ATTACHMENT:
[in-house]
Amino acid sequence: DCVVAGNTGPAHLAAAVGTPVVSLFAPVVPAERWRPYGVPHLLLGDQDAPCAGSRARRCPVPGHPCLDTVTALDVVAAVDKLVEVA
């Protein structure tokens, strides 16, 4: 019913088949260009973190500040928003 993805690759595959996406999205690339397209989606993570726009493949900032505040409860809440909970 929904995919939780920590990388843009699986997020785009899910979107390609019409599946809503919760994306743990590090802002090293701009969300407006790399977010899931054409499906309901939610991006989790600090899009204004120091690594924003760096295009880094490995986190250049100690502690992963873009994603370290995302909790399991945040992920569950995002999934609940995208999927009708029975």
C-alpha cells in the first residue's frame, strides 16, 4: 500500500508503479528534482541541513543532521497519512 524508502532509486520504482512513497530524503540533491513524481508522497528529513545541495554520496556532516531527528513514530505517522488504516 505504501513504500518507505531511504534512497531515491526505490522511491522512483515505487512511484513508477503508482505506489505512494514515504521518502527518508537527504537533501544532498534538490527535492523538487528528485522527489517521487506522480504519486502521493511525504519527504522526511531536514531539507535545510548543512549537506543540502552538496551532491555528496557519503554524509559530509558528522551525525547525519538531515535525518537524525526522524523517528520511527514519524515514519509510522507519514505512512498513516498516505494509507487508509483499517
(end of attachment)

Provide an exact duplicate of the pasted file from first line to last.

[in-house]
Amino acid sequence: DCVVAGNTGPAHLAAAVGTPVVSLFAPVVPAERWRPYGVPHLLLGDQDAPCAGSRARRCPVPGHPCLDTVTALDVVAAVDKLVEVA
């Protein structure tokens, strides 16, 4: 019913088949260009973190500040928003 993805690759595959996406999205690339397209989606993570726009493949900032505040409860809440909970 929904995919939780920590990388843009699986997020785009899910979107390609019409599946809503919760994306743990590090802002090293701009969300407006790399977010899931054409499906309901939610991006989790600090899009204004120091690594924003760096295009880094490995986190250049100690502690992963873009994603370290995302909790399991945040992920569950995002999934609940995208999927009708029975």
C-alpha cells in the first residue's frame, strides 16, 4: 500500500508503479528534482541541513543532521497519512 524508502532509486520504482512513497530524503540533491513524481508522497528529513545541495554520496556532516531527528513514530505517522488504516 505504501513504500518507505531511504534512497531515491526505490522511491522512483515505487512511484513508477503508482505506489505512494514515504521518502527518508537527504537533501544532498534538490527535492523538487528528485522527489517521487506522480504519486502521493511525504519527504522526511531536514531539507535545510548543512549537506543540502552538496551532491555528496557519503554524509559530509558528522551525525547525519538531515535525518537524525526522524523517528520511527514519524515514519509510522507519514505512512498513516498516505494509507487508509483499517